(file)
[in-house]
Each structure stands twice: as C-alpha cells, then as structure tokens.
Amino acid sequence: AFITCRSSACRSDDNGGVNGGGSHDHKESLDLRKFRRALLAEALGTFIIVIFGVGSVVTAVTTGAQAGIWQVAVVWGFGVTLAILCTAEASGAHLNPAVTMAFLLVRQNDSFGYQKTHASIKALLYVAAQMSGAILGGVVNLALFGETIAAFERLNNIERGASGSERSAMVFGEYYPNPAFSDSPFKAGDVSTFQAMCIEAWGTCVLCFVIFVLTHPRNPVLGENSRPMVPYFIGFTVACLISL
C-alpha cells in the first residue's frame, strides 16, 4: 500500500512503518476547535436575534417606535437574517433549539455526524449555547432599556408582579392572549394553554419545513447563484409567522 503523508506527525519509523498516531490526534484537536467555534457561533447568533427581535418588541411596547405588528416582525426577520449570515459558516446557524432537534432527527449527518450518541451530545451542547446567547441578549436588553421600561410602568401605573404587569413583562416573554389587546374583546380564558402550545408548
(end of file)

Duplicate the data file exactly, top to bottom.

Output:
[in-house]
Each structure stands twice: as C-alpha cells, then as structure tokens.
Amino acid sequence: AFITCRSSACRSDDNGGVNGGGSHDHKESLDLRKFRRALLAEALGTFIIVIFGVGSVVTAVTTGAQAGIWQVAVVWGFGVTLAILCTAEASGAHLNPAVTMAFLLVRQNDSFGYQKTHASIKALLYVAAQMSGAILGGVVNLALFGETIAAFERLNNIERGASGSERSAMVFGEYYPNPAFSDSPFKAGDVSTFQAMCIEAWGTCVLCFVIFVLTHPRNPVLGENSRPMVPYFIGFTVACLISL
C-alpha cells in the first residue's frame, strides 16, 4: 500500500512503518476547535436575534417606535437574517433549539455526524449555547432599556408582579392572549394553554419545513447563484409567522 503523508506527525519509523498516531490526534484537536467555534457561533447568533427581535418588541411596547405588528416582525426577520449570515459558516446557524432537534432527527449527518450518541451530545451542547446567547441578549436588553421600561410602568401605573404587569413583562416573554389587546374583546380564558402550545408548